All of the furniture came from our last house which had a large open concept, so almost nothing integrated well into the new home. Add to that, the space lacked any kind of storage which made it difficult to stay clean and organized, especially in a house with two children under two at the time. The fireplace facade was cheap and dated and the floors were covered in deep scratches and a much-too-glossy varnish that accentuated all the flaws and made the original oak floors look fake.
A full wall of built-ins was planned out and incorporated both open and closed shelving, the former to add character and interest to the space and the latter to hide the daily mess and clutter of our family of four. The room has a much grander appearance now, which mirrors its size and location.
Two window bench seats on either side of the fireplace have two drawers for storage each underneath and soft-close hinges ensure that tiny fingers won’t get pinched when closing. Open shelving offers plenty of space for beautiful books and other home decor items and the floor-to-ceiling height really highlights the 10’ ceilings this room boasts. Facing the outside sets of shelves inwards helped prevent the space from feeling cluttered with decor and maintains the crisp, clean feel we wanted to see.
What the space lacked in character it also lacked in lighting, so the ceiling was completely reworked and six can lights with a dimmable switch and spotlights above the window seats were added. A few bright white coats of Benjamin Moore’s Chantilly Lace also brings a fresh, modern feel to the space.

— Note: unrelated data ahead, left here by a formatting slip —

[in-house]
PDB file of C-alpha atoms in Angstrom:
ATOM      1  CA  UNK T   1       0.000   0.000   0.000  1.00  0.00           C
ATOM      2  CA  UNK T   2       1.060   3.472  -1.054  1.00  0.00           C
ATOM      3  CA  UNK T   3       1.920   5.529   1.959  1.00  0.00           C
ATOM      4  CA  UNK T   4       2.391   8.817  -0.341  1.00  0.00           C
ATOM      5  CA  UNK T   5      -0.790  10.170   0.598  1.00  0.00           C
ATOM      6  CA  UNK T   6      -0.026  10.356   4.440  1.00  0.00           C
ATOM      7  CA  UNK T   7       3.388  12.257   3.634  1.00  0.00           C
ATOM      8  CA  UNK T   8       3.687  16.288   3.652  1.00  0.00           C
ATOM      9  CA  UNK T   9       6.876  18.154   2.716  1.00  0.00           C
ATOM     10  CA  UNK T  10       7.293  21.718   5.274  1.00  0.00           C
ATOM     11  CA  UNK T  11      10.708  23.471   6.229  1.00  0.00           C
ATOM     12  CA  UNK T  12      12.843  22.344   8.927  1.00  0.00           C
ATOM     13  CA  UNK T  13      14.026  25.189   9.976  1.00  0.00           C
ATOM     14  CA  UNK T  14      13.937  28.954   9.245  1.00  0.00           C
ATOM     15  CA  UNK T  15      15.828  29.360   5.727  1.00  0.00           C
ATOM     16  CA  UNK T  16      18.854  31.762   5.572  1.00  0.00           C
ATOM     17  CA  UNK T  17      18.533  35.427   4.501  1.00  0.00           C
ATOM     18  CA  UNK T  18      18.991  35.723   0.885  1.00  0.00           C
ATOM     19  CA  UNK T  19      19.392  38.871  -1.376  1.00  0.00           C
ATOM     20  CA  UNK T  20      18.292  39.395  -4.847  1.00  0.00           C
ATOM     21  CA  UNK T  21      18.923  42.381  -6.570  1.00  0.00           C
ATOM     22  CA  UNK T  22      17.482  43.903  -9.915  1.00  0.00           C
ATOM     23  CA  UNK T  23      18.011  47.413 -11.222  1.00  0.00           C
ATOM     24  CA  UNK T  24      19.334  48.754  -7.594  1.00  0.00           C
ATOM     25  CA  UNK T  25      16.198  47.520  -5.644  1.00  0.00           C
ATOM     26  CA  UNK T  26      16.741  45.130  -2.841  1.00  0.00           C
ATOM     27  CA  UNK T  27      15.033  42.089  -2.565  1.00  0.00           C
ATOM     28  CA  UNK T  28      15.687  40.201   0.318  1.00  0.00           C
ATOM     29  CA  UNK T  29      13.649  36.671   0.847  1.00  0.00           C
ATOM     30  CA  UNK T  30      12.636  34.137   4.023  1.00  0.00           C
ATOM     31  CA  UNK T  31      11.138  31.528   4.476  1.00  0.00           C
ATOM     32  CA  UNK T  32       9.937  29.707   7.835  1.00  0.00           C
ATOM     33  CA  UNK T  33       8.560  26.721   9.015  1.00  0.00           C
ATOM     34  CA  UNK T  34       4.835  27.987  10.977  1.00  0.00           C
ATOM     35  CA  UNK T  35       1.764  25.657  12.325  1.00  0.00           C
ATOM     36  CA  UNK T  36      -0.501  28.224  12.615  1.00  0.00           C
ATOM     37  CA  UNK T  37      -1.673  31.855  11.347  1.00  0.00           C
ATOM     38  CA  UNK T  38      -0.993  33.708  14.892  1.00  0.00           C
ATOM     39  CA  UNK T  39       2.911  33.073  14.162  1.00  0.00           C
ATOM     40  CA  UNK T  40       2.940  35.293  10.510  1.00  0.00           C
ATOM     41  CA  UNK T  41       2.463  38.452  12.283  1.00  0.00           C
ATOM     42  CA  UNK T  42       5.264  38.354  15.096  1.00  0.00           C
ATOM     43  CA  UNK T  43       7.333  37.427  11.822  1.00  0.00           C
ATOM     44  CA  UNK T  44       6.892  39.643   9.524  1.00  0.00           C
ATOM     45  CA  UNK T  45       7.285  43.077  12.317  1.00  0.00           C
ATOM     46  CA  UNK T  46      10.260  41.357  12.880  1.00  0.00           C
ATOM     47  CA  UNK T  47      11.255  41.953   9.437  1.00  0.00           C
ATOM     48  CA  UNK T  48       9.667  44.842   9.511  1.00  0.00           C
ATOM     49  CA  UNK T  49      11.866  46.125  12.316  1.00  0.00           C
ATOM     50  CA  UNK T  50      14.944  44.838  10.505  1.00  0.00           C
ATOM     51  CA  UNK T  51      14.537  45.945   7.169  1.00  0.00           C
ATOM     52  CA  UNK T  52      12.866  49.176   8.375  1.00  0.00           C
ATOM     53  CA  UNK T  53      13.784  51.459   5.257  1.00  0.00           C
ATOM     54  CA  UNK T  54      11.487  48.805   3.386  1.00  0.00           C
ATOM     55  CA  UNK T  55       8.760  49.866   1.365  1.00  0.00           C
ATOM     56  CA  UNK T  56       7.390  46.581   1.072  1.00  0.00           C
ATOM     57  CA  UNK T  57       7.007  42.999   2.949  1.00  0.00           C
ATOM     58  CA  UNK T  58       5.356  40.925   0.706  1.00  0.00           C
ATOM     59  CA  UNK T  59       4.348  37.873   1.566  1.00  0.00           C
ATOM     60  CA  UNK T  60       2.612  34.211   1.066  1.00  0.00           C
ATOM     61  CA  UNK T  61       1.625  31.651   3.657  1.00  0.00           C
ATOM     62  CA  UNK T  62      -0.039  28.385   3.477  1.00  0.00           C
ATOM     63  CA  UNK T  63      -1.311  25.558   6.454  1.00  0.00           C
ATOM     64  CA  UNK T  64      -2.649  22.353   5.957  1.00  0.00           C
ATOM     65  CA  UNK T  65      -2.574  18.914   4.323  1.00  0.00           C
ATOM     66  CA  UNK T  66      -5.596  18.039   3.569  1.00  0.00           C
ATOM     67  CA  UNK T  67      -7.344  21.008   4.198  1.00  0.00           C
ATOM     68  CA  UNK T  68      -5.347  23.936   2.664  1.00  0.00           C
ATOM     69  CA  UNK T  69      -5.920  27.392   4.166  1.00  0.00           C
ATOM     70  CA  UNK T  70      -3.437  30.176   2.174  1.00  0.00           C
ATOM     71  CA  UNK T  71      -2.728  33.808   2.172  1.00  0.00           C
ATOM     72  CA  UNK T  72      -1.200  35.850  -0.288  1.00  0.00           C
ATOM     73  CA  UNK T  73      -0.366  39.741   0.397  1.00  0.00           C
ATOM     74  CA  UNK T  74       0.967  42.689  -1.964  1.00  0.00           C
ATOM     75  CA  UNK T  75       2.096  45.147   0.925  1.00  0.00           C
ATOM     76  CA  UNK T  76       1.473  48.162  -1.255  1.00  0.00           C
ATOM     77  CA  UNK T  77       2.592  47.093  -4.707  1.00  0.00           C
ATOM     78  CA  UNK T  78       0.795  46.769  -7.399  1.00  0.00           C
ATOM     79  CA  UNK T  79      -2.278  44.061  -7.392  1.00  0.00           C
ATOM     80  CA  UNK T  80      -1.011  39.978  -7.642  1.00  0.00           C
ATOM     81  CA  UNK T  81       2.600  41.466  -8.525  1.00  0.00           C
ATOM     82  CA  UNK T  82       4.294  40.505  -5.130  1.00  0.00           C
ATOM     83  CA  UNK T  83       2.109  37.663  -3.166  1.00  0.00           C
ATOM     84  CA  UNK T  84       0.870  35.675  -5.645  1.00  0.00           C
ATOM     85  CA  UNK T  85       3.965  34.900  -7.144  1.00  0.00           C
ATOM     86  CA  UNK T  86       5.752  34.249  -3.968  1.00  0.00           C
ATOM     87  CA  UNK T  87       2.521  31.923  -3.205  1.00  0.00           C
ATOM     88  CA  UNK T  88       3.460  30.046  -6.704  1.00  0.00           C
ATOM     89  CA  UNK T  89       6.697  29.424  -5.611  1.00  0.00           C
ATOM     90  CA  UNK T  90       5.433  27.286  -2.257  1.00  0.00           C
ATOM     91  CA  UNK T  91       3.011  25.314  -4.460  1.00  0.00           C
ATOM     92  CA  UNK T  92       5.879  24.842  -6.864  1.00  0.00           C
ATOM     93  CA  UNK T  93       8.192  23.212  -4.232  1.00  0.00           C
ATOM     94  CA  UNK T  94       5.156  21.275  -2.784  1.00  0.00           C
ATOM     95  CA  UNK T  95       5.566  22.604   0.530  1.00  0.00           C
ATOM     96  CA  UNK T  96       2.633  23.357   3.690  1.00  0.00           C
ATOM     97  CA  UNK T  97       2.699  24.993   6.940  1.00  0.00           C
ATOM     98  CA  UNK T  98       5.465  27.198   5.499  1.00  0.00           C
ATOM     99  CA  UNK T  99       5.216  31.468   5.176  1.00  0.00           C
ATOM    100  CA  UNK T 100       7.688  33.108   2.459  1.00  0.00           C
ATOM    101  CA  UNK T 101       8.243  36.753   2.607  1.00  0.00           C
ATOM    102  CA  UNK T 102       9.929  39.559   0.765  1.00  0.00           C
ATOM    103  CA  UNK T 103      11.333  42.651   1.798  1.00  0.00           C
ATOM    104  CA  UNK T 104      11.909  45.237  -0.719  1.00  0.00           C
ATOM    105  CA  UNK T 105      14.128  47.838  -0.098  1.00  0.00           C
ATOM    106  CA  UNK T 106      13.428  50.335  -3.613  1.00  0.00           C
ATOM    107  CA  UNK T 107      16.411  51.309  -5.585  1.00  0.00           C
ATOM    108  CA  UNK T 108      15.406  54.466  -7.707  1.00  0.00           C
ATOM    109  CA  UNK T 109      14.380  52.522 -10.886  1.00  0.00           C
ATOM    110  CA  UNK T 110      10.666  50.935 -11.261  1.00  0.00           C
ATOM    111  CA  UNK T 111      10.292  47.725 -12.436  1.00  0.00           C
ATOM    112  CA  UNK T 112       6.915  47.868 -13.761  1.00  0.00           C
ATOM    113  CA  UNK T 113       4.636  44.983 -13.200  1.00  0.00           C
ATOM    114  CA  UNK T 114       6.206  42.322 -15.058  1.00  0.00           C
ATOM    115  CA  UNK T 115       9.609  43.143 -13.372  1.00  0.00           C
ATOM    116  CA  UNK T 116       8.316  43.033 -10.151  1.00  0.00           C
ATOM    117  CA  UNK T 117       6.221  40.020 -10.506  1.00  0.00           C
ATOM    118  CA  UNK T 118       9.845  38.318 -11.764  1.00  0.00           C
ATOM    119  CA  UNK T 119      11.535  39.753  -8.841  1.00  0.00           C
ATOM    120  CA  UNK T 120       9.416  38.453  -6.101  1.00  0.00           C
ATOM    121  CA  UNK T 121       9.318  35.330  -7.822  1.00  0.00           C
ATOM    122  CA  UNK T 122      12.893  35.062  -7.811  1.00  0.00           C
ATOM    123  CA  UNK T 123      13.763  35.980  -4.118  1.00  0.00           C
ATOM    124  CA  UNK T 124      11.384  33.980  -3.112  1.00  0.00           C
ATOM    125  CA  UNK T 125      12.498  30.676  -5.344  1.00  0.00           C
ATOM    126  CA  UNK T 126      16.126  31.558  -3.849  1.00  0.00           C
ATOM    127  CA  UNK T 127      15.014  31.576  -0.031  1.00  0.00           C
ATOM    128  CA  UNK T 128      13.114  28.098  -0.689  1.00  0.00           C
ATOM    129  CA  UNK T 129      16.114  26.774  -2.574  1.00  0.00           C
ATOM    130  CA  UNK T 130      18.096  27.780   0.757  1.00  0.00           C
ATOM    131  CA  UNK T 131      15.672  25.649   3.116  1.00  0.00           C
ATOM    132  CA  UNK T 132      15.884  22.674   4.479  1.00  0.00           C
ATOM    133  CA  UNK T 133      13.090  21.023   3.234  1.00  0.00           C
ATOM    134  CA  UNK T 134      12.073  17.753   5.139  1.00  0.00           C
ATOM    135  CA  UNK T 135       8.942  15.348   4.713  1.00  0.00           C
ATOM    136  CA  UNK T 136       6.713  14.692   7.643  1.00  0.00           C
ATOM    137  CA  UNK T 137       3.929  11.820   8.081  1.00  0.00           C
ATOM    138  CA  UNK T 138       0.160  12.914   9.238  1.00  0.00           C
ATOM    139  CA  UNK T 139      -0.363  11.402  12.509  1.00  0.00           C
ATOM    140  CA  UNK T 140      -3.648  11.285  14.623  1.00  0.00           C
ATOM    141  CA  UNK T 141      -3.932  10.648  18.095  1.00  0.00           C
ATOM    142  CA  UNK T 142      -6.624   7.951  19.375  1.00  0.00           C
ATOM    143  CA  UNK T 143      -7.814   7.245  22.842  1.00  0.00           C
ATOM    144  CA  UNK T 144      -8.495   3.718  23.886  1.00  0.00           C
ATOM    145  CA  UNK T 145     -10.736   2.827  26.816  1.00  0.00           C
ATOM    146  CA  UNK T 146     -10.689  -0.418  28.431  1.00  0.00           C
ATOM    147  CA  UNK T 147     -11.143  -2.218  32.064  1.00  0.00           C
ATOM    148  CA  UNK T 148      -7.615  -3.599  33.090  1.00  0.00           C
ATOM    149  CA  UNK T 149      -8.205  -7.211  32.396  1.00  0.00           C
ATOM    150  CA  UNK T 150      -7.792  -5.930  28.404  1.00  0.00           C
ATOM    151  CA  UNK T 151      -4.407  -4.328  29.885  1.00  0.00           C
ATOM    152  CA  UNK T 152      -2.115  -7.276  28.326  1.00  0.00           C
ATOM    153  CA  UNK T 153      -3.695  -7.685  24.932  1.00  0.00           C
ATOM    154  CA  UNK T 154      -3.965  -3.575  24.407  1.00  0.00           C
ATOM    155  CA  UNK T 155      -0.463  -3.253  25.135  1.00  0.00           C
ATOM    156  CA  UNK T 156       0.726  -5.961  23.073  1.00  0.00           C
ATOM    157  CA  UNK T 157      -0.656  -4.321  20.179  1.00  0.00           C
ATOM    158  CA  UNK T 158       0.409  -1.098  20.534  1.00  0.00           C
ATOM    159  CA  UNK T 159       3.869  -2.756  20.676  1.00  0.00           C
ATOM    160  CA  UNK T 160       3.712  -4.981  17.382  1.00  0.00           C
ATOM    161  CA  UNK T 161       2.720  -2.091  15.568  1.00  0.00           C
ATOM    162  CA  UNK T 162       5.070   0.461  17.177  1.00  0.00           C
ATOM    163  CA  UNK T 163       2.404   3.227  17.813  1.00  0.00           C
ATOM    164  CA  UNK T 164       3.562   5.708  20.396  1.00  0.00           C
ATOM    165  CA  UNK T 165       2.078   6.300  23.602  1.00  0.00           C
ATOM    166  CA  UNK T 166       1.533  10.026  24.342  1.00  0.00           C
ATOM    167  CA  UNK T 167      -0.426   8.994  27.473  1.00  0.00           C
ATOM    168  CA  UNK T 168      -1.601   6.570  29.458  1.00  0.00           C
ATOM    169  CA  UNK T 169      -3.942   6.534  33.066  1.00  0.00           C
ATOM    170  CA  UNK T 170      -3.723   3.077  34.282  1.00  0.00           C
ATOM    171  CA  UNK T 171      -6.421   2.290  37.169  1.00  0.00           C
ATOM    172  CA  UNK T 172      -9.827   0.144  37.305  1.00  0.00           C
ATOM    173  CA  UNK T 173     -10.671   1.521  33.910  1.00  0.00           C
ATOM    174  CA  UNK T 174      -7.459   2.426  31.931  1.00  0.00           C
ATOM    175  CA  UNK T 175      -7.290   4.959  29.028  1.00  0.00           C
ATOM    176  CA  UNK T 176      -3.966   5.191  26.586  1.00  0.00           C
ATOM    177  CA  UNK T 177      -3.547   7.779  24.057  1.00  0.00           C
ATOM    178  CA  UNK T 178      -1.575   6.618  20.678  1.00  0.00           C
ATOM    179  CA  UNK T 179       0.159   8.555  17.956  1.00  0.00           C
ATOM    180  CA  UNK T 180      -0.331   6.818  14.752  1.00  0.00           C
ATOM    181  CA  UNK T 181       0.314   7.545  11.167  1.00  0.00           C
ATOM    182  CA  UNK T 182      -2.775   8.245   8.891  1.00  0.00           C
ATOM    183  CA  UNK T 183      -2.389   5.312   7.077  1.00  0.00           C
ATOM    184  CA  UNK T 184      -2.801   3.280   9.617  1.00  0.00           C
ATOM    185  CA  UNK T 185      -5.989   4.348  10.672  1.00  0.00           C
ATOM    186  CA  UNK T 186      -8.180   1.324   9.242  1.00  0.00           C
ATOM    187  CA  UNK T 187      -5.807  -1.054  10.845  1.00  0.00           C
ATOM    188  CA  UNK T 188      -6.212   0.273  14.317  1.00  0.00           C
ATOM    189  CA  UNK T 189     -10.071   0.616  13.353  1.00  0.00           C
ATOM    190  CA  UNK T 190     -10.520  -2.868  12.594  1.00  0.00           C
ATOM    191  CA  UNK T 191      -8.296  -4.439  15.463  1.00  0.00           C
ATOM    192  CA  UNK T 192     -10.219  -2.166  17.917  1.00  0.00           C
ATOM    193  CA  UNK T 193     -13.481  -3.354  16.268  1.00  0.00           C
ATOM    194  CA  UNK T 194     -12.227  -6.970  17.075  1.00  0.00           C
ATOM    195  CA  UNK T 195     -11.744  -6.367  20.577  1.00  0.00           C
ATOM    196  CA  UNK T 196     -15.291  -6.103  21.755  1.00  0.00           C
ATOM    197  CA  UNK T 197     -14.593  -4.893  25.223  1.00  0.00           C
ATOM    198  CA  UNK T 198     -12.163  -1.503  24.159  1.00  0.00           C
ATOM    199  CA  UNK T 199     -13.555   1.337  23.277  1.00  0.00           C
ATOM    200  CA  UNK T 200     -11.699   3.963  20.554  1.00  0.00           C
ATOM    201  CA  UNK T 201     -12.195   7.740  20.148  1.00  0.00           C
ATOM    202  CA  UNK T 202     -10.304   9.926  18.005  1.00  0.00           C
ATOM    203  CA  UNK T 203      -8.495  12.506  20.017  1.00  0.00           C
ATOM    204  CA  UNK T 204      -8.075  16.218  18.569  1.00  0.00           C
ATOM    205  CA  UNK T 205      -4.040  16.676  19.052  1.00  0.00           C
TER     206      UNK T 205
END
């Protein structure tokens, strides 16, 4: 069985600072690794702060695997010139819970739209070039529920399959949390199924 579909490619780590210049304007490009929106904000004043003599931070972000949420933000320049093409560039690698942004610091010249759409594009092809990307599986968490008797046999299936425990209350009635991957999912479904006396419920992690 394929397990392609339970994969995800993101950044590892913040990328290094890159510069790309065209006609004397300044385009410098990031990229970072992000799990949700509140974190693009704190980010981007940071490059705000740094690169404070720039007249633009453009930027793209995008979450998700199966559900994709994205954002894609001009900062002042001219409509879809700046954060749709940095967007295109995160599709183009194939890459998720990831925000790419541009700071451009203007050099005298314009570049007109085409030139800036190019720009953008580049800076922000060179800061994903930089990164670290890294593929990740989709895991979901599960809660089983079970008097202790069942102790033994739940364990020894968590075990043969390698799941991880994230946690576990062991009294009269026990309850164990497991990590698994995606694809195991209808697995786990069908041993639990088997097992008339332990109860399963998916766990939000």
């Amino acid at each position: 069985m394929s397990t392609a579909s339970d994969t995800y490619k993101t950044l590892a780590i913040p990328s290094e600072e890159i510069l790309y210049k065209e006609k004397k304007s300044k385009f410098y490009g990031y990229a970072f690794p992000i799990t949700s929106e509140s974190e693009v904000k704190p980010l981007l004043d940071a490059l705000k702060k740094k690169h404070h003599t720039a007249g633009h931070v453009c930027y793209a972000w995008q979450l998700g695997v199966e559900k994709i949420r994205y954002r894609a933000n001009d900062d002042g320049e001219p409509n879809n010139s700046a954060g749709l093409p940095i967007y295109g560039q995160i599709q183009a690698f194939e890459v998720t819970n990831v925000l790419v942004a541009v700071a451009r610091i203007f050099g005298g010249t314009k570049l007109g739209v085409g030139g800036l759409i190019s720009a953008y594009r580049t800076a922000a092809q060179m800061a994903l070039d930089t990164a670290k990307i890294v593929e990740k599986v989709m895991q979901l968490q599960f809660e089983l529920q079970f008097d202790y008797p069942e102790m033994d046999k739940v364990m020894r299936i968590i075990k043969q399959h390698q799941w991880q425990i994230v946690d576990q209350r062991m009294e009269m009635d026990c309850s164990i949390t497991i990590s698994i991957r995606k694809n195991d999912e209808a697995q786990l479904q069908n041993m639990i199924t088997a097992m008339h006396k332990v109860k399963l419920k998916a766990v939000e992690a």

An added bonus of painting the room all white is that the walls now seem to disappear from sight and your eye is drawn instead to the amazing views outside. I mentioned earlier, our home is nestled in the sprawling West Hills of Portland and sits on a protected wetlands. The landscape is so beautiful and you can now fully appreciate it from inside the home!
Using the same white paint throughout the kitchen and family room remodel, makes the space feel much bigger than it actually is and adds a cohesive feel to the two designs. Previously, the kitchen had large format brown travertine tiles that looked dirty no matter how many times they were cleaned. By demo’ing the tile flooring and carrying the oak floors from the family room into the kitchen, the space feels much larger. The wood floors have a warmer and softer feel underfoot too, which is great for long days in the kitchen and the pitter patter of tiny running feet.
SHOP THE FAMILY ROOM
IN THE KITCHEN…